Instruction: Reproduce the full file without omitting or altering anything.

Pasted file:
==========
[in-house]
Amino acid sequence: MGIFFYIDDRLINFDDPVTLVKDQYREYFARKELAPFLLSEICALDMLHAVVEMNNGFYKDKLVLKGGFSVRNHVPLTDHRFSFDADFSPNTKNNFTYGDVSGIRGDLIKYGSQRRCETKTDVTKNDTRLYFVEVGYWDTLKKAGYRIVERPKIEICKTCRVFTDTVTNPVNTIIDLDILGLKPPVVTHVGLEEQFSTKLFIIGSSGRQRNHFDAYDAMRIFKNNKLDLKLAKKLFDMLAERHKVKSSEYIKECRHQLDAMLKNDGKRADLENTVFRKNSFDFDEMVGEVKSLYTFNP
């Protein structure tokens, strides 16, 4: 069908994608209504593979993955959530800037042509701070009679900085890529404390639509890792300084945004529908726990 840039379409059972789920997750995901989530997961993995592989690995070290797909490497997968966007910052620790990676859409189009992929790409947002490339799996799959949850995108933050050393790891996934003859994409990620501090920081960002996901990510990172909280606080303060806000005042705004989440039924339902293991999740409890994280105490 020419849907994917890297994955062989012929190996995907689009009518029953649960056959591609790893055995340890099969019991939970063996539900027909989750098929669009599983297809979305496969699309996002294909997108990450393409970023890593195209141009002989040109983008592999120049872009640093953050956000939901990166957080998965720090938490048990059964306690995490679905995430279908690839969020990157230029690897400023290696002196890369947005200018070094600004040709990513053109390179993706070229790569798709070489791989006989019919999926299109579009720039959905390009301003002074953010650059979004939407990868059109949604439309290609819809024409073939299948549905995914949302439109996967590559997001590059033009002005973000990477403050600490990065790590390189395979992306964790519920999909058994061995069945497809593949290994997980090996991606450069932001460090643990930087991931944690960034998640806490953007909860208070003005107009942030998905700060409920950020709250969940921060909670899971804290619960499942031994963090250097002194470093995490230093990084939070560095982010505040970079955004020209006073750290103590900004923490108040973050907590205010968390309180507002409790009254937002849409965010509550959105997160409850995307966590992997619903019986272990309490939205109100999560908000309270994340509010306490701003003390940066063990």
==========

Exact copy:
[in-house]
Amino acid sequence: MGIFFYIDDRLINFDDPVTLVKDQYREYFARKELAPFLLSEICALDMLHAVVEMNNGFYKDKLVLKGGFSVRNHVPLTDHRFSFDADFSPNTKNNFTYGDVSGIRGDLIKYGSQRRCETKTDVTKNDTRLYFVEVGYWDTLKKAGYRIVERPKIEICKTCRVFTDTVTNPVNTIIDLDILGLKPPVVTHVGLEEQFSTKLFIIGSSGRQRNHFDAYDAMRIFKNNKLDLKLAKKLFDMLAERHKVKSSEYIKECRHQLDAMLKNDGKRADLENTVFRKNSFDFDEMVGEVKSLYTFNP
């Protein structure tokens, strides 16, 4: 069908994608209504593979993955959530800037042509701070009679900085890529404390639509890792300084945004529908726990 840039379409059972789920997750995901989530997961993995592989690995070290797909490497997968966007910052620790990676859409189009992929790409947002490339799996799959949850995108933050050393790891996934003859994409990620501090920081960002996901990510990172909280606080303060806000005042705004989440039924339902293991999740409890994280105490 020419849907994917890297994955062989012929190996995907689009009518029953649960056959591609790893055995340890099969019991939970063996539900027909989750098929669009599983297809979305496969699309996002294909997108990450393409970023890593195209141009002989040109983008592999120049872009640093953050956000939901990166957080998965720090938490048990059964306690995490679905995430279908690839969020990157230029690897400023290696002196890369947005200018070094600004040709990513053109390179993706070229790569798709070489791989006989019919999926299109579009720039959905390009301003002074953010650059979004939407990868059109949604439309290609819809024409073939299948549905995914949302439109996967590559997001590059033009002005973000990477403050600490990065790590390189395979992306964790519920999909058994061995069945497809593949290994997980090996991606450069932001460090643990930087991931944690960034998640806490953007909860208070003005107009942030998905700060409920950020709250969940921060909670899971804290619960499942031994963090250097002194470093995490230093990084939070560095982010505040970079955004020209006073750290103590900004923490108040973050907590205010968390309180507002409790009254937002849409965010509550959105997160409850995307966590992997619903019986272990309490939205109100999560908000309270994340509010306490701003003390940066063990």